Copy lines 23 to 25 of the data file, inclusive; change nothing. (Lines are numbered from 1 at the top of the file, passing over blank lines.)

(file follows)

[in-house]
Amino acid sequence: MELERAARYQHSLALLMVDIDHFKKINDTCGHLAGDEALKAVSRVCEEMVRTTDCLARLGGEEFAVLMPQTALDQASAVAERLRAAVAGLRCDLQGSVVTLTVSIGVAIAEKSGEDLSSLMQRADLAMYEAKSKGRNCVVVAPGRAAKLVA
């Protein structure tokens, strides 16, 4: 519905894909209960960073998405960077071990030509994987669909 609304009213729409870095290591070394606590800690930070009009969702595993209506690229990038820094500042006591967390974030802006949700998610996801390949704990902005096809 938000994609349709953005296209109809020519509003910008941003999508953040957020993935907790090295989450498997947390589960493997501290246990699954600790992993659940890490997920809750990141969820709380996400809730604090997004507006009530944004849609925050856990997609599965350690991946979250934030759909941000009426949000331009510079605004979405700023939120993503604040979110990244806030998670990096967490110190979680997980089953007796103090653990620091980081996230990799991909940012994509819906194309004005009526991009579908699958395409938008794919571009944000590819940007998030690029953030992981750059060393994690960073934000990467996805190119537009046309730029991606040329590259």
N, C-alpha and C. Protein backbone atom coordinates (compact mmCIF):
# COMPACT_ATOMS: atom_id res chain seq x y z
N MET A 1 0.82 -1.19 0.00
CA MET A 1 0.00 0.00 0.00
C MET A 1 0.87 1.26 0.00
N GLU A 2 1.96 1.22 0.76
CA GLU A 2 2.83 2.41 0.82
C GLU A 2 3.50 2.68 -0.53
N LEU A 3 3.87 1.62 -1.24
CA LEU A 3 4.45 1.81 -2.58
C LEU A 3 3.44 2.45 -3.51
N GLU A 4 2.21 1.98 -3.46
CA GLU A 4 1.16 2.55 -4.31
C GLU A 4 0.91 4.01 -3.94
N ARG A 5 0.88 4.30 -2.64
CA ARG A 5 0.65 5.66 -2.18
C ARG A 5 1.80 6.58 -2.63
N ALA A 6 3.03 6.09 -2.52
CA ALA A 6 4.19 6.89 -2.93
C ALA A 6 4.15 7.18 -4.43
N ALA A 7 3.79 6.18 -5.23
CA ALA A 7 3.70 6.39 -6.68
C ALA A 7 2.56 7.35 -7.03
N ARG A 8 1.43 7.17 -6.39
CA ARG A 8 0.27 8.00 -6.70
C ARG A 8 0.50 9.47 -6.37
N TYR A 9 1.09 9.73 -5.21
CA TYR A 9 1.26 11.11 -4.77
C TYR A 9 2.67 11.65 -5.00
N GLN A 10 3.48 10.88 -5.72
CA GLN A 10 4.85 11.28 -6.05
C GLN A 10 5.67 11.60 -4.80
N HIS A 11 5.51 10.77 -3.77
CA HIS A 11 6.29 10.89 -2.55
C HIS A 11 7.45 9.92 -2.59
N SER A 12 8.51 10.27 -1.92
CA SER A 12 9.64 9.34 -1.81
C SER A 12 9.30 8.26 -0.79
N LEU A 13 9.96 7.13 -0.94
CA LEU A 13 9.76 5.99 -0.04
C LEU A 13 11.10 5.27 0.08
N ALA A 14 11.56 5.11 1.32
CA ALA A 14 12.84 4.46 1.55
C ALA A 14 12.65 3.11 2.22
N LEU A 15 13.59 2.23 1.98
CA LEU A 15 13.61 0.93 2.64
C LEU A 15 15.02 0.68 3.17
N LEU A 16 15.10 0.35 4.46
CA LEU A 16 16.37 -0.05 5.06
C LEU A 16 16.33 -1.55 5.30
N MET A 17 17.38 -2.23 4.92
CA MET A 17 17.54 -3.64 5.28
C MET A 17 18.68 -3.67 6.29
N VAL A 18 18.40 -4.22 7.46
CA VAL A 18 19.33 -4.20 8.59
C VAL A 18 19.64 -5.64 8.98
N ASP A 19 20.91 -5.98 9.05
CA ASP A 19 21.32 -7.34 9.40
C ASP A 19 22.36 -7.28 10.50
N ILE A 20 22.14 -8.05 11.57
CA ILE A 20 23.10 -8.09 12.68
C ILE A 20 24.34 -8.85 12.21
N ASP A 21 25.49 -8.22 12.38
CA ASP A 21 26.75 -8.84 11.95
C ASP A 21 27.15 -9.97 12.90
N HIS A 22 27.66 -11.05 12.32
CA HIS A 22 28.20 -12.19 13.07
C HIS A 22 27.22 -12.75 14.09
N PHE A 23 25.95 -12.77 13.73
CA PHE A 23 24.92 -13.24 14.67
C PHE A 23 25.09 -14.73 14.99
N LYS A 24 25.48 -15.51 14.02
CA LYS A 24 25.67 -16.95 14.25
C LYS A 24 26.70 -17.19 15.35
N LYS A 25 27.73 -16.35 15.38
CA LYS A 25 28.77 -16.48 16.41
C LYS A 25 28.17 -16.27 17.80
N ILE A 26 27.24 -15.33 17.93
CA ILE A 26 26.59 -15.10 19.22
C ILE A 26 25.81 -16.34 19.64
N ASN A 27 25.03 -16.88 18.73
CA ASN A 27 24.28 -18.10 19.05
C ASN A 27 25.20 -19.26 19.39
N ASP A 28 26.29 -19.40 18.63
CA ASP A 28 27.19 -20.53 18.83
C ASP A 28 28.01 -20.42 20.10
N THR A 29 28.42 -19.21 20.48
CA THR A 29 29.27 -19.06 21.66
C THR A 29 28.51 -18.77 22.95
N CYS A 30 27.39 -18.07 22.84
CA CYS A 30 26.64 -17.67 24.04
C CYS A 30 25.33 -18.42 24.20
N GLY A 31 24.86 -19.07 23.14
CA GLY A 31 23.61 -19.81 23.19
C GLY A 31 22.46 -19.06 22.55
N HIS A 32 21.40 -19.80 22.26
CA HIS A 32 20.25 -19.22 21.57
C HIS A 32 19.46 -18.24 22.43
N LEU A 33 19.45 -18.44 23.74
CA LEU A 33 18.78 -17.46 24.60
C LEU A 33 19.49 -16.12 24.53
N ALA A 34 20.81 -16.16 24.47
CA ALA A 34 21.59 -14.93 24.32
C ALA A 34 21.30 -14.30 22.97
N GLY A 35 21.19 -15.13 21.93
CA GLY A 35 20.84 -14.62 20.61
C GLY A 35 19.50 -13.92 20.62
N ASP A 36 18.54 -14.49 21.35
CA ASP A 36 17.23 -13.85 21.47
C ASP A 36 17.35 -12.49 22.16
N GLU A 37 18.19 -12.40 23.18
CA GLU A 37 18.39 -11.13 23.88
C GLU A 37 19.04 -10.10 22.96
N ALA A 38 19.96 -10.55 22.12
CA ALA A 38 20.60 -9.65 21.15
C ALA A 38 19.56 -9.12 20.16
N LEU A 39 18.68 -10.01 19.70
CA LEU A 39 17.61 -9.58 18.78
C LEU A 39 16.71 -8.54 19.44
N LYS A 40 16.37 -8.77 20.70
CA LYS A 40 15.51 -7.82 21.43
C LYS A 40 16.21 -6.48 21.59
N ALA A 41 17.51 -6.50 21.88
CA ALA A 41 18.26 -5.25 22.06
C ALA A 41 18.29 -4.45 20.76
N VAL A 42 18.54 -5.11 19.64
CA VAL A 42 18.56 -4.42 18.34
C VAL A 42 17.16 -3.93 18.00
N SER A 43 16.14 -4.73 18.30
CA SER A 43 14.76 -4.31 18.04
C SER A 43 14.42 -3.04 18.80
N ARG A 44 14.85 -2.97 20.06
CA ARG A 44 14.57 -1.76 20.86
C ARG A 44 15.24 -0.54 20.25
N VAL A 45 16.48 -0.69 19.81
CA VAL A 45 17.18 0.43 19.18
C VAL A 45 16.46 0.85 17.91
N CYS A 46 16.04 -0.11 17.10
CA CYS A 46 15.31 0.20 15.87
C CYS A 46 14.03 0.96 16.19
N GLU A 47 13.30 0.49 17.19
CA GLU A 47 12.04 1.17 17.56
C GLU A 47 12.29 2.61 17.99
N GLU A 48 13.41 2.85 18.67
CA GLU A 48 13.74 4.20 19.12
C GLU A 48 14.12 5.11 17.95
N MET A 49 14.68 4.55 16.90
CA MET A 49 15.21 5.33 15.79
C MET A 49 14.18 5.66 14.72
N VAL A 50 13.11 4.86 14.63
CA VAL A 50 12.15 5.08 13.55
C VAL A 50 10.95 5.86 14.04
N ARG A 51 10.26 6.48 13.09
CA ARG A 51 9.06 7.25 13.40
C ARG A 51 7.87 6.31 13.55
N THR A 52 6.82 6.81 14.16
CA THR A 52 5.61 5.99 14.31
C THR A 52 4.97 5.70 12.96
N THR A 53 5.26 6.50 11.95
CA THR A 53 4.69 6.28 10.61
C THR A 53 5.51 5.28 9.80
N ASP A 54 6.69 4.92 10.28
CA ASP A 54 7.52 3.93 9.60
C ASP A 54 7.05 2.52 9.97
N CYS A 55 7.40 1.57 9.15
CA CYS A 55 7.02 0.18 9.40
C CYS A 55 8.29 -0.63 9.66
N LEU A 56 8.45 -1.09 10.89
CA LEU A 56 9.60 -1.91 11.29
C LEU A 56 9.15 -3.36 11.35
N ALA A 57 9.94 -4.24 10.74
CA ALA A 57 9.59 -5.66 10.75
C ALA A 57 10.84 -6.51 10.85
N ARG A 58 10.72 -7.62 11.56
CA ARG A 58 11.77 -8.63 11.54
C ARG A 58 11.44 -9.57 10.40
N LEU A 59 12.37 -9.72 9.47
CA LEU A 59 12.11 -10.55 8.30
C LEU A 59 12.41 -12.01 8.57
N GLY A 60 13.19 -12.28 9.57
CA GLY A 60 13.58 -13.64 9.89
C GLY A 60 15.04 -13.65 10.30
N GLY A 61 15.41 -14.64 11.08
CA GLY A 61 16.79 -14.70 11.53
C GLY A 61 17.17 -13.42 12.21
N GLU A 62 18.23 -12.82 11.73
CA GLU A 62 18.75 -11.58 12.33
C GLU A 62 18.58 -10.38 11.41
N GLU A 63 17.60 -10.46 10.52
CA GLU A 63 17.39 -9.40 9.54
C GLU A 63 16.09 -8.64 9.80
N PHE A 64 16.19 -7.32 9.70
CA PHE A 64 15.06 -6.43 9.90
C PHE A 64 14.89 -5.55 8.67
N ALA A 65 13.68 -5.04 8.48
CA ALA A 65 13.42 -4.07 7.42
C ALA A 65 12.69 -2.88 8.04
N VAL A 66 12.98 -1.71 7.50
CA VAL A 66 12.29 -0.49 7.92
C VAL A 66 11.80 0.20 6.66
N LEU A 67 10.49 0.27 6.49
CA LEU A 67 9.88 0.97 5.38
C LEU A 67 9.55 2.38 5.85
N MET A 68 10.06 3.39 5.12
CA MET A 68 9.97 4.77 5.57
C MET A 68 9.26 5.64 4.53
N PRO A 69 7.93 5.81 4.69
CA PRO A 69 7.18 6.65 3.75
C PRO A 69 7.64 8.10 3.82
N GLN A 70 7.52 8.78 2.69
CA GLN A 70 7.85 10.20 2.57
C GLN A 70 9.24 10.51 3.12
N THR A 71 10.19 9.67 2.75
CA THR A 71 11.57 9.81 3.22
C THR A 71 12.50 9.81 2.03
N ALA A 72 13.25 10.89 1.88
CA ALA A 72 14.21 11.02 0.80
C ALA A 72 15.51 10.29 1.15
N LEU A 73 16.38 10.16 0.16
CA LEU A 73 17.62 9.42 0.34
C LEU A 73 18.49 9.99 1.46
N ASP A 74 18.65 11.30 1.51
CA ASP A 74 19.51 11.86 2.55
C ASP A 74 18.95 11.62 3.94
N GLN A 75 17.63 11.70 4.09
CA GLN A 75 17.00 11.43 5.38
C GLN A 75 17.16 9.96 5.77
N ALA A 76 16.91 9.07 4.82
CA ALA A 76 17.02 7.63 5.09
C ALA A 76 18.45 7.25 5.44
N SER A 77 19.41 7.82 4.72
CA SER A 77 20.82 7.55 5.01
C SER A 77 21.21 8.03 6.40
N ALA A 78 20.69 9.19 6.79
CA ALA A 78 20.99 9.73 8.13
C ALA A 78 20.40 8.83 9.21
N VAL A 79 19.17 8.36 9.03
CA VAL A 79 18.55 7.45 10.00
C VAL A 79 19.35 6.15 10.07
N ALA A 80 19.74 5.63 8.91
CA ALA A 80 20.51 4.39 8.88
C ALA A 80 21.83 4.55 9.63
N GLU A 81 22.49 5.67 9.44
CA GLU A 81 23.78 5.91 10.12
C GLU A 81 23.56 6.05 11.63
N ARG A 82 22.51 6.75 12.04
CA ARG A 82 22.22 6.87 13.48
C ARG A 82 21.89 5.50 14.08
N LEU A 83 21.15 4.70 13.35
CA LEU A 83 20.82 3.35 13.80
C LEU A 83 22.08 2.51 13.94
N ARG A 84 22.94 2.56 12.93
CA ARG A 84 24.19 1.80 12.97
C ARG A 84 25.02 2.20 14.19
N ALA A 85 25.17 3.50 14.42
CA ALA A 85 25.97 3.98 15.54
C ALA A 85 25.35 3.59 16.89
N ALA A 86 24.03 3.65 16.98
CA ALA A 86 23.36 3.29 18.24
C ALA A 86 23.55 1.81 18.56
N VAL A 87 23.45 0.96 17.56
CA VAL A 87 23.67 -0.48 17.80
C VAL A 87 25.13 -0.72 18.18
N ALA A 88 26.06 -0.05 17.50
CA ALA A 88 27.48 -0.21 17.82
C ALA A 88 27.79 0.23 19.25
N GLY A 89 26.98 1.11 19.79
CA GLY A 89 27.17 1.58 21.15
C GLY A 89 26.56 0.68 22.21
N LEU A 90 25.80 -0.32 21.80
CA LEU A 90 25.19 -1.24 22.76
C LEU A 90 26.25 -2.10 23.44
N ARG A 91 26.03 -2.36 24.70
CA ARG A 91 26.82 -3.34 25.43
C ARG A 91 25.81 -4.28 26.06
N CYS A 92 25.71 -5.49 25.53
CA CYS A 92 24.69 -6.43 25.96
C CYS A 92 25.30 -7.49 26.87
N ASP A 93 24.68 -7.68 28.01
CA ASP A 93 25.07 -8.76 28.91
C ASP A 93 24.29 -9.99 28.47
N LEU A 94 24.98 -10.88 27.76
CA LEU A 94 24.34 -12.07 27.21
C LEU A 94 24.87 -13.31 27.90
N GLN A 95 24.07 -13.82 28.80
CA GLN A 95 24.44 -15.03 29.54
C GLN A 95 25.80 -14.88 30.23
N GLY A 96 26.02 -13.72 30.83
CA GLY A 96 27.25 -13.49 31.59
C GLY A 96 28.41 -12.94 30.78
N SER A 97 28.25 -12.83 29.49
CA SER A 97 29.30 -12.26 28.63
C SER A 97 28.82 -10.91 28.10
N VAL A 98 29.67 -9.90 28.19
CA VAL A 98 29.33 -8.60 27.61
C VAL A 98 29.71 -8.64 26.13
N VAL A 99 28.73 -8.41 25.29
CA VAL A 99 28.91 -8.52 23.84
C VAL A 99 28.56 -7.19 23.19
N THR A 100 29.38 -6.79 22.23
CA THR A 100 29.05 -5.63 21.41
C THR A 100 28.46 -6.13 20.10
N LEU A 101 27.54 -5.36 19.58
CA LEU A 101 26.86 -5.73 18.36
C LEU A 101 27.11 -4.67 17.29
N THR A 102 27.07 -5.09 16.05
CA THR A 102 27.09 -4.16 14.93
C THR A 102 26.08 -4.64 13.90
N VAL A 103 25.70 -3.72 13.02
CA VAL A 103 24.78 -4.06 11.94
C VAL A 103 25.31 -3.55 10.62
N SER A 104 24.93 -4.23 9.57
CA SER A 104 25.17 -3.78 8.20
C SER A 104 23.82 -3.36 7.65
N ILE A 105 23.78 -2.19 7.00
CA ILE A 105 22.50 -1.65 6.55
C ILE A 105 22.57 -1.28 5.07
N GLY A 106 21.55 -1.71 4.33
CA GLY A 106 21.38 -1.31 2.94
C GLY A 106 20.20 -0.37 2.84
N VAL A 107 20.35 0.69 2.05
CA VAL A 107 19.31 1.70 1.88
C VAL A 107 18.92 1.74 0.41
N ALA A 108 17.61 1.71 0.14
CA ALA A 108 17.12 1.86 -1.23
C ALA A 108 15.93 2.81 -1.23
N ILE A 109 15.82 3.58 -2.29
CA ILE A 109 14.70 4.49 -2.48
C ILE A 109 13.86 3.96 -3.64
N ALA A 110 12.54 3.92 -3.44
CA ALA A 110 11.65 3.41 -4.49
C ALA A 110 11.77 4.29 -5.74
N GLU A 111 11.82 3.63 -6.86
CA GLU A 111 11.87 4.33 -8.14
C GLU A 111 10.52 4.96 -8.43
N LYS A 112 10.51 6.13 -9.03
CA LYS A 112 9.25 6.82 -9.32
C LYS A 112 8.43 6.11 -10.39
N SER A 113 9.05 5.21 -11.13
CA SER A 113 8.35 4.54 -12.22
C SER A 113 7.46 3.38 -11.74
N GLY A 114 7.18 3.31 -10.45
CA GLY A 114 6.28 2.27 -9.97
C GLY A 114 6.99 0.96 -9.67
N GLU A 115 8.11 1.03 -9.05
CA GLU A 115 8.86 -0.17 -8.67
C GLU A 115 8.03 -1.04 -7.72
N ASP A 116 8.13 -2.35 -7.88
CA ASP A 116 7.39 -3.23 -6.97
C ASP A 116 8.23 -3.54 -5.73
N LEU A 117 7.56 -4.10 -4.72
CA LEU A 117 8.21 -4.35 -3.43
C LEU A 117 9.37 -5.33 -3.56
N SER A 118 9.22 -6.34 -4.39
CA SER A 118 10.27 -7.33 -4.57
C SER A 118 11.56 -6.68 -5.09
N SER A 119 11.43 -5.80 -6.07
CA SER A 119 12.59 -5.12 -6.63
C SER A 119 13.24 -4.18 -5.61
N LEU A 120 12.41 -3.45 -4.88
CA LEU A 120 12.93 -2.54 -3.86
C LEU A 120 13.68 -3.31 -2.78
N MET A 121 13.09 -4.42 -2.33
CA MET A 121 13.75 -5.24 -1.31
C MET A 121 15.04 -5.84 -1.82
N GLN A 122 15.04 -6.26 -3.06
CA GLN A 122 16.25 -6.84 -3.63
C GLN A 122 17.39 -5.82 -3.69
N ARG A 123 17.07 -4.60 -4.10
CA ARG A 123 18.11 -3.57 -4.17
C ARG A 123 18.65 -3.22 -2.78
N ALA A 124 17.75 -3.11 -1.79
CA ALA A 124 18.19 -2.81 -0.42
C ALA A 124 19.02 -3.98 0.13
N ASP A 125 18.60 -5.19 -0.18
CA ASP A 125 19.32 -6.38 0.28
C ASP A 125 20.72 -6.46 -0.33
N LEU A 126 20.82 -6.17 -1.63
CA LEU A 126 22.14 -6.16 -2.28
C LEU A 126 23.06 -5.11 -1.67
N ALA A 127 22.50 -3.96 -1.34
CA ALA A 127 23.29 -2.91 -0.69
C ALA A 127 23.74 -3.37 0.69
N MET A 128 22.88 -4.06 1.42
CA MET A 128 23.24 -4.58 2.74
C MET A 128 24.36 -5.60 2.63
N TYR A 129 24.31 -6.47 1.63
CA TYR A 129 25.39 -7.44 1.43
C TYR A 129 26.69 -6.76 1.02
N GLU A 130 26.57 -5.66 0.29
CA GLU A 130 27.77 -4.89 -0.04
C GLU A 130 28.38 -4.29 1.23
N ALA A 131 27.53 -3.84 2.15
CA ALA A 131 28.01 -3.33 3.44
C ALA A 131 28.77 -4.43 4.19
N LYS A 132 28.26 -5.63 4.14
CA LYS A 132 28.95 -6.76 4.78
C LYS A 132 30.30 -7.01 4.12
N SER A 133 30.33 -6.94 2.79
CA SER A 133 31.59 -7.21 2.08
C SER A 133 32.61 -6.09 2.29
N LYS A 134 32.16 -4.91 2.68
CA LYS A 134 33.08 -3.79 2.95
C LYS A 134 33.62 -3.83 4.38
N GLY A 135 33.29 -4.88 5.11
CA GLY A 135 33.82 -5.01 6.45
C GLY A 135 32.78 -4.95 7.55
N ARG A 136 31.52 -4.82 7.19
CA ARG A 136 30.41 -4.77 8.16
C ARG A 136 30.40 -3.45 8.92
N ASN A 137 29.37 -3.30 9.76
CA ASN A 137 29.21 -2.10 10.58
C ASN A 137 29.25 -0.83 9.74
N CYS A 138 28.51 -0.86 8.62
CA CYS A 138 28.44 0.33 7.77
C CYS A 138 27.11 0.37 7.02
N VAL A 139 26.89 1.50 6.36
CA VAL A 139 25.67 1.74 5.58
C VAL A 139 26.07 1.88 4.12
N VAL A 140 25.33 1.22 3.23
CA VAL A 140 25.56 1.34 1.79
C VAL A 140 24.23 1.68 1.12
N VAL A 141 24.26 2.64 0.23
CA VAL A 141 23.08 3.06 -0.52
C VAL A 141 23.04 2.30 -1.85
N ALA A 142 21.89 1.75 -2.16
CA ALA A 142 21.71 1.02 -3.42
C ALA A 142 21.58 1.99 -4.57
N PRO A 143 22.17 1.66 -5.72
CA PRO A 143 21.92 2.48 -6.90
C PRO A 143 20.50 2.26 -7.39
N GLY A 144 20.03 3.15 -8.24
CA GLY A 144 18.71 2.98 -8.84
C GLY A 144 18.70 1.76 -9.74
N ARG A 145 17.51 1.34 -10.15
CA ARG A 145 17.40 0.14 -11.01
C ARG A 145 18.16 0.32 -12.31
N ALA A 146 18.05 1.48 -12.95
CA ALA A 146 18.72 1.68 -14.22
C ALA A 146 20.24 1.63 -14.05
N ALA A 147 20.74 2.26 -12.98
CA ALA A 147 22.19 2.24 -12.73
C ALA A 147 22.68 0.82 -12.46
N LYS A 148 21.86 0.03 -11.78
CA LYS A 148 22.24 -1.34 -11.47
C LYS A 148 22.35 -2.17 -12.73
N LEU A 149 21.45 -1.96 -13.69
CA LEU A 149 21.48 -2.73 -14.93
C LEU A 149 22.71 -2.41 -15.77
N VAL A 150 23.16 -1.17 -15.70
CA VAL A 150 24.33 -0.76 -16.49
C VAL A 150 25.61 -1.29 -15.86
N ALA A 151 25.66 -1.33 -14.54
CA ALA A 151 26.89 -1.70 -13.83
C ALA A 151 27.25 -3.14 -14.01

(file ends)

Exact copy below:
C ALA A 6 4.15 7.18 -4.43
N ALA A 7 3.79 6.18 -5.23
CA ALA A 7 3.70 6.39 -6.68